Microalgae have a high potential for biodiesel production and in parallel benefit domestic sewage treatment. Jean Claude Nzayisenga, PhD student in Anita Sellstedt’s group at the Department of Plant Physiology, validated a method to rapidly analyse the lipid, carbohydrate and protein content of microalgae. He also tested different growth conditions that improve quality of algal biodiesel and in parallel treat sewage. He successfully defended his PhD thesis at Umeå University on Monday, 15th of June.
Microalgae are photosynthetic, fast growing single cell organisms that live mostly in water and produce high amounts of proteins, fatty acids and carbohydrates. To measure the amount of these compounds produced during the growth of microalgae, Jean Claude Nzayisenga and his colleagues coupled the optical method Fourier-transform infrared spectroscopy (FTIR) with the complex mathematical modelling method Multivariate Curve Resolution-Alternating Least Squares (MCR-ALS). They demonstrated that the combination of the two methods is useful to monitor changes in fatty acid, carbohydrates and protein contents.
“FTIR was already shown to allow measuring fatty acid and carbohydrate contents of microalgae but used alone, it relied on the assumption that the protein content remains constant during cultivation, which may not always be true”, says Jean Claude Nzayisenga. “We compared our results with the ones gained by using other standard techniques and showed that FTIR is a useful method for monitoring changes of the biochemical composition in microalgae. As FTIR is a relatively fast method, it could be even applied on a daily basis to monitor a microalgae cultivation system.”
Jean Claude Nzayisenga worked with microalgae species that were isolated in Northern Sweden and are adjusted to the long winters with low temperatures and only a few hours of light. Some of these microalgae are able to grow even without light as long as an alternative carbon-source is given. Jean Claude Nzayisenga and his colleagues grew microalgae either with light and carbon dioxide to allow doing them photosynthesis, with light and glucose or glycerol as carbon source so that they were still able to make photosynthesis but not completely rely on it, or they grew them without light but with glucose or glycerol, so that they were fully depended on the external carbon source.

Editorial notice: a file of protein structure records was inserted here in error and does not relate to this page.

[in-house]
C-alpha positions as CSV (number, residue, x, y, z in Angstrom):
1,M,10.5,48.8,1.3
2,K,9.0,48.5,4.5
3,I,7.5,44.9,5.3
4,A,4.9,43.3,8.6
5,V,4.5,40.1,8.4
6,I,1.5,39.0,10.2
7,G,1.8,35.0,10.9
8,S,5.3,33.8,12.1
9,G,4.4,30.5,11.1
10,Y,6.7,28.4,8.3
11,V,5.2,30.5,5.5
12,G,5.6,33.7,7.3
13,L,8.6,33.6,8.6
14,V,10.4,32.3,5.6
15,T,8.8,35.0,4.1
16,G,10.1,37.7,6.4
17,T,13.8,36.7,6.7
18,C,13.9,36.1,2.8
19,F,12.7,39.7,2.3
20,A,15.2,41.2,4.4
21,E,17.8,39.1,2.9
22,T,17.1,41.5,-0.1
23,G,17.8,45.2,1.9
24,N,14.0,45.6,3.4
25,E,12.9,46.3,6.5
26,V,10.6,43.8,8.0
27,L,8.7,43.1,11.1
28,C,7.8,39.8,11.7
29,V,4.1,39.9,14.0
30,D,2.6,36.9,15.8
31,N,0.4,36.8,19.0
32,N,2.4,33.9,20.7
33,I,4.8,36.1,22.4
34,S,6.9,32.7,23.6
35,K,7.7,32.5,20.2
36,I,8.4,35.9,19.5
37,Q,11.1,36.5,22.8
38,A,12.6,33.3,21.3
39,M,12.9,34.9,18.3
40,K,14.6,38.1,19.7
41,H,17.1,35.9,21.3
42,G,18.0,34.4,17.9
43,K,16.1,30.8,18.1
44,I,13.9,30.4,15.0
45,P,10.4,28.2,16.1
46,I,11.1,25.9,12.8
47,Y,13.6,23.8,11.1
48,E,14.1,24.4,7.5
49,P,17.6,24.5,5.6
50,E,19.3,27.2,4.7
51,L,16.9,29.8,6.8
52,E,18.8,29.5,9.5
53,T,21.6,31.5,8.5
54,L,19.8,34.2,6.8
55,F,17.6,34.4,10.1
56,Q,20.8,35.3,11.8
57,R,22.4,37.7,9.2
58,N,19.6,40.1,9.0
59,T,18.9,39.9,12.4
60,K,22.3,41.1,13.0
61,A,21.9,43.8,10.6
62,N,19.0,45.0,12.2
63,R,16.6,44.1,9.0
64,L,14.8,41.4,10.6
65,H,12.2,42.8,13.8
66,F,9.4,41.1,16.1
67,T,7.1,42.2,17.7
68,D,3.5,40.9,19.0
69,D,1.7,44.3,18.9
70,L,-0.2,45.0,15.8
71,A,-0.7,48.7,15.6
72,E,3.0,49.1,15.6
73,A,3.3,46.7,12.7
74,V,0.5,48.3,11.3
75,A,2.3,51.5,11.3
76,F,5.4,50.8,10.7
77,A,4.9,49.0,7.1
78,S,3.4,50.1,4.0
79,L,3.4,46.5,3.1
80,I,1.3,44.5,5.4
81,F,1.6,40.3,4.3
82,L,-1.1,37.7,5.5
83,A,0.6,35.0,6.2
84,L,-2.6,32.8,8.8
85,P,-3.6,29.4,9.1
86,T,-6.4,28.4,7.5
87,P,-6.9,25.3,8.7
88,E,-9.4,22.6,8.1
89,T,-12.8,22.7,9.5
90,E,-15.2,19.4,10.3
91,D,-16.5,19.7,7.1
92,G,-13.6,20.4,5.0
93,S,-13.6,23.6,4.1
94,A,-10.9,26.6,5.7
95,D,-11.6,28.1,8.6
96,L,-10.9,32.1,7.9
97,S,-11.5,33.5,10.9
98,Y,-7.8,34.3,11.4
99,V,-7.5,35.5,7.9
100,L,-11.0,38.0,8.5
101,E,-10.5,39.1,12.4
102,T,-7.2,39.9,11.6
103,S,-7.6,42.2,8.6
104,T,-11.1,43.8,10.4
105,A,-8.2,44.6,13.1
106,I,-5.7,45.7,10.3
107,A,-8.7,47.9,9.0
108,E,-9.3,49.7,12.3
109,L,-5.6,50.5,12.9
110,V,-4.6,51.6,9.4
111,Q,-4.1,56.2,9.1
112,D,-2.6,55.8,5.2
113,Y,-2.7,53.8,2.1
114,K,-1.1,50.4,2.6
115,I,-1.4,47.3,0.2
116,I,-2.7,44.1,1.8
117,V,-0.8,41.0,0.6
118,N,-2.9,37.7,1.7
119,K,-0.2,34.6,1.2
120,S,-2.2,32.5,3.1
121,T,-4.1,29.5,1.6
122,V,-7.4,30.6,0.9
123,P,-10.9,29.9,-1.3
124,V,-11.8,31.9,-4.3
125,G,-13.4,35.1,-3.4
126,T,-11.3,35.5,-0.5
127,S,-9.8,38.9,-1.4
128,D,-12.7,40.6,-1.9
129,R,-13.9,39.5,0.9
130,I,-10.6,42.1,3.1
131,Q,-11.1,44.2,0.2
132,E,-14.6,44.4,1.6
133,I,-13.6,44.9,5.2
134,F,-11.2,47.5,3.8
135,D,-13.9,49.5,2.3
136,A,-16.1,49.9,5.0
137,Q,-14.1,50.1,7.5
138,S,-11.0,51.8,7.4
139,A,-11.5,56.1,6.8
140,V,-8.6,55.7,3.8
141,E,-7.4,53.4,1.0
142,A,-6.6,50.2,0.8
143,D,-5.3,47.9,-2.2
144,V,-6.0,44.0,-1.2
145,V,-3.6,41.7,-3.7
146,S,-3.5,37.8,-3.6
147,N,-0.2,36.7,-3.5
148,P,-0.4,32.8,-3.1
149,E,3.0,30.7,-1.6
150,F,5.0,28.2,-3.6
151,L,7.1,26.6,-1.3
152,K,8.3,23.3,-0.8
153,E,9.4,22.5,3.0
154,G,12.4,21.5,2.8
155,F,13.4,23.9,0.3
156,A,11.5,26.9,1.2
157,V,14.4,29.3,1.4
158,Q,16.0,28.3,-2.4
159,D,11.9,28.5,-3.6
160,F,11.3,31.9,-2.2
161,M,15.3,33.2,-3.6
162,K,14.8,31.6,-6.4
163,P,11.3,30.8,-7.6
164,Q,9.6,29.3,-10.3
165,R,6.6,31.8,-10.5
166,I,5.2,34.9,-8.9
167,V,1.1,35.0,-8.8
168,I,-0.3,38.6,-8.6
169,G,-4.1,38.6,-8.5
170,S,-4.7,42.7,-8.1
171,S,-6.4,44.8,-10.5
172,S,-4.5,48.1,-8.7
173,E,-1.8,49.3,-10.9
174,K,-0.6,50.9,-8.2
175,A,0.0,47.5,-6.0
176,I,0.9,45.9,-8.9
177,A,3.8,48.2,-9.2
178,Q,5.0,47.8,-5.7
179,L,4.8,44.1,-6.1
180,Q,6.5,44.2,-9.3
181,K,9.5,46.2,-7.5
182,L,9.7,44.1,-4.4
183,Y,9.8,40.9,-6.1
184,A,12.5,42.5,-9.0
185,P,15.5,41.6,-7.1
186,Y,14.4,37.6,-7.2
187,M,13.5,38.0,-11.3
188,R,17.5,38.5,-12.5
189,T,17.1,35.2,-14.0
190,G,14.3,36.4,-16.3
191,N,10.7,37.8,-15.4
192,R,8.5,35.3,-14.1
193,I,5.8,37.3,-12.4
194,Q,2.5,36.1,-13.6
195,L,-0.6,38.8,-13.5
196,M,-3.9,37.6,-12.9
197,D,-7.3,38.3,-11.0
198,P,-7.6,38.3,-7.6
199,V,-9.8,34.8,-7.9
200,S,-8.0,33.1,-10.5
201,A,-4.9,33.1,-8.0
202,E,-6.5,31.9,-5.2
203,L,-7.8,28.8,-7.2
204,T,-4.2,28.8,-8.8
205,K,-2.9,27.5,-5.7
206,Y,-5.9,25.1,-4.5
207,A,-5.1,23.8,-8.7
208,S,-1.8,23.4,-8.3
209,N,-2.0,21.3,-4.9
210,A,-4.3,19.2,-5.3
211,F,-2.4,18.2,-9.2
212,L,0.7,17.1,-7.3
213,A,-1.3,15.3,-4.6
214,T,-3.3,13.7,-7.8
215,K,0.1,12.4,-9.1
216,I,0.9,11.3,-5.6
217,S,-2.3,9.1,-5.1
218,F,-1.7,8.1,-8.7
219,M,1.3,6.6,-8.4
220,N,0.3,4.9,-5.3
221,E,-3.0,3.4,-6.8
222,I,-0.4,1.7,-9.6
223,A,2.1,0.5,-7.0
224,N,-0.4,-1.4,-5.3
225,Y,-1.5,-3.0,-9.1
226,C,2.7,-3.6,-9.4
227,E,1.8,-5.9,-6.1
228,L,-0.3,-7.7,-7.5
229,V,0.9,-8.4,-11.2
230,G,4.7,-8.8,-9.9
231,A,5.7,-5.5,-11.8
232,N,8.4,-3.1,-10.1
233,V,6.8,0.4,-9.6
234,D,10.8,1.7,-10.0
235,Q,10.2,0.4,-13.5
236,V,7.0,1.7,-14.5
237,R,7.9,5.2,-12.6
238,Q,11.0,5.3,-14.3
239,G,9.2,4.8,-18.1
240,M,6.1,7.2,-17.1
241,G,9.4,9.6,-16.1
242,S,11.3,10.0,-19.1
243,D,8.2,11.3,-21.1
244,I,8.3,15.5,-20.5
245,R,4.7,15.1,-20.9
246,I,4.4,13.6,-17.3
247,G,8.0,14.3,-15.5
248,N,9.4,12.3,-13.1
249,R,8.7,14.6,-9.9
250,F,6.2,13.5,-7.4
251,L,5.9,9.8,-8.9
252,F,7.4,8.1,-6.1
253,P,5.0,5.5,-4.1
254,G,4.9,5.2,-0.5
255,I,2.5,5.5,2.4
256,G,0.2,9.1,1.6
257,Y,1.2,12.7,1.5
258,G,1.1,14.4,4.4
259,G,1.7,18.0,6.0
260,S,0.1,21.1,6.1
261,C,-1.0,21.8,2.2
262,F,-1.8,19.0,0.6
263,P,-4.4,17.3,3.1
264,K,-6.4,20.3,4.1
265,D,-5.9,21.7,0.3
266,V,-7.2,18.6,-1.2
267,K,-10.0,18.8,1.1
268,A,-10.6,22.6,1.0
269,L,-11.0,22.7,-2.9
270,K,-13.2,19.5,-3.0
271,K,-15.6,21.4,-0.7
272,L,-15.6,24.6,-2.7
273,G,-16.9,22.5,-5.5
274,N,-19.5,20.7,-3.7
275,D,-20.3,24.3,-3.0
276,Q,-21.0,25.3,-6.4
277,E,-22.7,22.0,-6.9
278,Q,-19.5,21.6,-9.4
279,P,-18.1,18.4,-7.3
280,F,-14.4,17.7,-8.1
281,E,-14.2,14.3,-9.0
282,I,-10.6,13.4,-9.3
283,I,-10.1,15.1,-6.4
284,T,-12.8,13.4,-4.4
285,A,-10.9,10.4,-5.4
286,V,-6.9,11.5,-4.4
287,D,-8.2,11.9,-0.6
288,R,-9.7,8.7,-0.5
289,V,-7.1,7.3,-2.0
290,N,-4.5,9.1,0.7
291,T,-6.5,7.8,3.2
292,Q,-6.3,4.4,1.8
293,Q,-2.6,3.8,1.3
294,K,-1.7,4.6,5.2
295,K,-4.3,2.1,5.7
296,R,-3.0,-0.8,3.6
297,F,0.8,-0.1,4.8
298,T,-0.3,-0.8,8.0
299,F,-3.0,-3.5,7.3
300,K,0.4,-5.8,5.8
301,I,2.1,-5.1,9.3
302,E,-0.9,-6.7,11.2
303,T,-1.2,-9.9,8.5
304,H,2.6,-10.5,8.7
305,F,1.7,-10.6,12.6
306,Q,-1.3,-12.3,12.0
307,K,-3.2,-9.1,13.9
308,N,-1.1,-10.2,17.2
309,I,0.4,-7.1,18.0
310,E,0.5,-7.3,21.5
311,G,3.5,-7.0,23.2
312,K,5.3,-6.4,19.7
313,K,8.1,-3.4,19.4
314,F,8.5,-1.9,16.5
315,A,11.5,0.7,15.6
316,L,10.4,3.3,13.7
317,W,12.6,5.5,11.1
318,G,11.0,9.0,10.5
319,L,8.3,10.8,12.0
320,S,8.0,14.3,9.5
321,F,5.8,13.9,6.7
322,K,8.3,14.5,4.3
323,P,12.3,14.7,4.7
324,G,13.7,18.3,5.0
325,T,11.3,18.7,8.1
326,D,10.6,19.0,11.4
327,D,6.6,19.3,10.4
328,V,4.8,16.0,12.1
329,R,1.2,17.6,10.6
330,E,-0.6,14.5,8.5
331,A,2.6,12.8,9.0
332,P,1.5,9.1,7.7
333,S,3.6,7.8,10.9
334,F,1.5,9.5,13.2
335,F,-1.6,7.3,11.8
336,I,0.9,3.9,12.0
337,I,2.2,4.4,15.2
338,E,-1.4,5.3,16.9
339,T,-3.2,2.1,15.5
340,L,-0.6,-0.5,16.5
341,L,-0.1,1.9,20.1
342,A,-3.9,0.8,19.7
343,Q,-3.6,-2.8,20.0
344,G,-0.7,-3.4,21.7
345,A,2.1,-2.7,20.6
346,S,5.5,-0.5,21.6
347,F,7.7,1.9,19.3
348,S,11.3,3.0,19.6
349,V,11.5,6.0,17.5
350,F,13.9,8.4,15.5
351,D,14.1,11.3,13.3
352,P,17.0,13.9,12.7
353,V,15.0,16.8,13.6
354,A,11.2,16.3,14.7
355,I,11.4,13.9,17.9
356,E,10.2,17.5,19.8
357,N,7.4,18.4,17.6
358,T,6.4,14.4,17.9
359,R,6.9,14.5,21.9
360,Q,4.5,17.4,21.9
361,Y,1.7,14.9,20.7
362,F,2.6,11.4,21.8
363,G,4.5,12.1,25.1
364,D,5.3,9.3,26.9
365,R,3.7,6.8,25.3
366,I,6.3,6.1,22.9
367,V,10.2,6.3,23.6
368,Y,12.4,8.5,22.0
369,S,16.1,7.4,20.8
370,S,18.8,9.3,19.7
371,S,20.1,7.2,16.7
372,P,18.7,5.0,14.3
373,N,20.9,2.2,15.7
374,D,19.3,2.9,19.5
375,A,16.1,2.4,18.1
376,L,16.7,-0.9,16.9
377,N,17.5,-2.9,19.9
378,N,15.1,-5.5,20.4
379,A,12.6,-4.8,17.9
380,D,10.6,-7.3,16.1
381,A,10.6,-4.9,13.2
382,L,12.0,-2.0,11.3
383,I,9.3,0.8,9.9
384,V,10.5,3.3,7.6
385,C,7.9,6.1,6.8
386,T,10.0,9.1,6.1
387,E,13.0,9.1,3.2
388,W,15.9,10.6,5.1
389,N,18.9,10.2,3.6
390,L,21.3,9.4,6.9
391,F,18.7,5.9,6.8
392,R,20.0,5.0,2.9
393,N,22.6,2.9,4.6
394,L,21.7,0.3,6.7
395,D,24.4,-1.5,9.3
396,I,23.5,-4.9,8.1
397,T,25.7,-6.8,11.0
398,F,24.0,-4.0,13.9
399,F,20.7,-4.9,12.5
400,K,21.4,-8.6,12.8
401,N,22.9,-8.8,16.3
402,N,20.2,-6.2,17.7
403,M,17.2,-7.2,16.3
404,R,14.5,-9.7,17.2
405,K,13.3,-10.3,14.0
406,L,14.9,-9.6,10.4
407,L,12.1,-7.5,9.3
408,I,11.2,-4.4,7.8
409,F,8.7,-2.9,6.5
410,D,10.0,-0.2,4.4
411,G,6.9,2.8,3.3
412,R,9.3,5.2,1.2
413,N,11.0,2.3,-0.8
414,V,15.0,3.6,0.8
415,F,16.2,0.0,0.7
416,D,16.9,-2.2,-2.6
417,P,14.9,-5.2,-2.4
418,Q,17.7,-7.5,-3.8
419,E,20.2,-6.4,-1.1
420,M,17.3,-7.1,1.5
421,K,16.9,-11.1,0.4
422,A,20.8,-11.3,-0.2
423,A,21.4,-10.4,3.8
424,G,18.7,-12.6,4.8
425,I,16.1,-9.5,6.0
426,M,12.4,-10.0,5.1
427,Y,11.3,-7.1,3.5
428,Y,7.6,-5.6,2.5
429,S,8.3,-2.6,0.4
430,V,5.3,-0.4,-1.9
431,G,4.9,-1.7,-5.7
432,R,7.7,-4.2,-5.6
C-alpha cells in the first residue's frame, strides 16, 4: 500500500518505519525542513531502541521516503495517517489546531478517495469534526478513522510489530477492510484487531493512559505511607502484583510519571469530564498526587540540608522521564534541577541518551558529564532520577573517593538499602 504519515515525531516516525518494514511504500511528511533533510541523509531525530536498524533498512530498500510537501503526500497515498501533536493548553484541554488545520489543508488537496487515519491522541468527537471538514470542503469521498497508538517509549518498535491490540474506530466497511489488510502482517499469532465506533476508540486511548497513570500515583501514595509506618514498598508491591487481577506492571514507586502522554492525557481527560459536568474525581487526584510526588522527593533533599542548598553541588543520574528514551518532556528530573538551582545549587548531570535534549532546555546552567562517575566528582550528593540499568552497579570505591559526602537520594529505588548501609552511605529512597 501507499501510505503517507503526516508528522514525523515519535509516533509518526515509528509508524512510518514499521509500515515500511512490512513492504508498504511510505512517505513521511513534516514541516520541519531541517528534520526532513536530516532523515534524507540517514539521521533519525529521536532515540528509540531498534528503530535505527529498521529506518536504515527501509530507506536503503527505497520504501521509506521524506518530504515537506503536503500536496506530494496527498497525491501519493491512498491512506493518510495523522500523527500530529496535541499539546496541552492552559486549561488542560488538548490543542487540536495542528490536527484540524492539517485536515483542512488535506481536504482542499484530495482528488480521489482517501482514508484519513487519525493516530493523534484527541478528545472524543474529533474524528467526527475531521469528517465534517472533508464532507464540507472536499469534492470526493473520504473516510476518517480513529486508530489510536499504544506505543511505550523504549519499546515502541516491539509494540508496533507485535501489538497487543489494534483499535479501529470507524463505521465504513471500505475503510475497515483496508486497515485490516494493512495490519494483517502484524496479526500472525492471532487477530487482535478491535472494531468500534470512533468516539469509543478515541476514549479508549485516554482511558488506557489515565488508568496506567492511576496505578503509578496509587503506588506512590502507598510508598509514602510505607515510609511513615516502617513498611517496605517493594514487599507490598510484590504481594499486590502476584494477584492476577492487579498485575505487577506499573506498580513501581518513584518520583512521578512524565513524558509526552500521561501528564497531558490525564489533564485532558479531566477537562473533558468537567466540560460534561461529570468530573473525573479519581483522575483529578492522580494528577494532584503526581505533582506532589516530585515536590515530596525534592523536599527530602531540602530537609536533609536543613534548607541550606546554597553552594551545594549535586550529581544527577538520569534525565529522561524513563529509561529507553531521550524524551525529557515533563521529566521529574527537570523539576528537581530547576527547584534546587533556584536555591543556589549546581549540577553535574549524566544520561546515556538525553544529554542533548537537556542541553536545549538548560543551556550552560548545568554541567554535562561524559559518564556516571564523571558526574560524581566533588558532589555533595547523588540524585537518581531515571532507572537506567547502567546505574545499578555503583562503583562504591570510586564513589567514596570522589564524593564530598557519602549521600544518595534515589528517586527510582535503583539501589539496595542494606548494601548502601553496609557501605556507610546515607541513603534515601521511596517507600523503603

“When we grew microalgae without light but with glycerol as carbon source, we could see that the microalgae are able to produce high amounts of fatty acids and that the composition of these fatty acids looks promising for biodiesel production”, explains Jean Claude Nzayisenga. “We chose glycerol because it is a cheaper carbon source than glucose and it is a by-product of biodiesel production offering a more sustainable and cost-effective production circuit. In future, it would be interesting to test also other carbon sources that are produced as industrial by-products or come from food waste.”
In another experiment, Jean Claude Nzayisenga tested the effect of different light intensities on the production of fatty acids. Under high light intensity, the microalgae produced more fatty acids than under low light intensities and also here the composition of fatty acids looked promising for biodiesel production. The team around Jean Claude Nzayisenga took a closer look and analysed which biochemical changes were associated with the accumulation of fatty acids. When growing without light and with glycerol, fatty acids accumulated on the expense of carbohydrates, while under high light conditions the content of proteins decreased instead.
In most of his experiments, Jean Claude Nzayisenga used not just one microalgae strain but compared different strains and evaluated which strain has the best properties for biodiesel production under the respective growth conditions. He also analysed the capability of the microalgae strains to take up nutrients from municipal wastewater to see if they could benefit sewage treatment. All tested microalgae strains were able to take up most of the nitrogen and phosphor from the wastewater which are the main contaminants in municipal wastewater. This offers the possibility to use microalgae for the wastewater treatment and in parallel produce raw material for biodiesel production.
About the public defence:
The public defence took place on Monday, 15th of June at Umeå University. Faculty opponent was Professor Ashton Keith Cowan from the Institute for Environmental Biotechnology, Rhodes University, South Africa. Jean Claude Nzayisenga 's supervisor was Anita Sellstedt from the Department of Plant Physiology (UPSC). The dissertation was broadcasted via Zoom.
Title of the thesis: Autotrophic and heterotrophic culture of Nordic microalgae in wastewater for lipid production
Link to the thesis: https://www.diva-portal.org/smash/record.jsf?pid=diva2%3A1430620&dswid=1987
For more information, please contact:
Jean Claude Nzayisenga
Department of Plant Physiology
Umeå Plant Science Centre